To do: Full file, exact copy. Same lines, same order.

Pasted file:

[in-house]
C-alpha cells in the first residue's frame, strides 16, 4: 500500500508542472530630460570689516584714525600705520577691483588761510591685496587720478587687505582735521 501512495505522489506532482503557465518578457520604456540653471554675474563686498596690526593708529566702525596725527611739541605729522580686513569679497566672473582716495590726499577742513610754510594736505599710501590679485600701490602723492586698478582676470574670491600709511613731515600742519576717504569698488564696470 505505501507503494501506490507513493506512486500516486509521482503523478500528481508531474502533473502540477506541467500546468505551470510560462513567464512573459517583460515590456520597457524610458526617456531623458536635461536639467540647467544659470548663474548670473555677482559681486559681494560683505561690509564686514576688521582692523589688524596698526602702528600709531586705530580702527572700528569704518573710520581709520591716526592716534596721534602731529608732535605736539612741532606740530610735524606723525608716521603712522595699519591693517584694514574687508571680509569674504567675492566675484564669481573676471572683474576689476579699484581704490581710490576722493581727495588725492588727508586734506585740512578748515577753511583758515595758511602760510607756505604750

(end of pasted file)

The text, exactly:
[in-house]
C-alpha cells in the first residue's frame, strides 16, 4: 500500500508542472530630460570689516584714525600705520577691483588761510591685496587720478587687505582735521 501512495505522489506532482503557465518578457520604456540653471554675474563686498596690526593708529566702525596725527611739541605729522580686513569679497566672473582716495590726499577742513610754510594736505599710501590679485600701490602723492586698478582676470574670491600709511613731515600742519576717504569698488564696470 505505501507503494501506490507513493506512486500516486509521482503523478500528481508531474502533473502540477506541467500546468505551470510560462513567464512573459517583460515590456520597457524610458526617456531623458536635461536639467540647467544659470548663474548670473555677482559681486559681494560683505561690509564686514576688521582692523589688524596698526602702528600709531586705530580702527572700528569704518573710520581709520591716526592716534596721534602731529608732535605736539612741532606740530610735524606723525608716521603712522595699519591693517584694514574687508571680509569674504567675492566675484564669481573676471572683474576689476579699484581704490581710490576722493581727495588725492588727508586734506585740512578748515577753511583758515595758511602760510607756505604750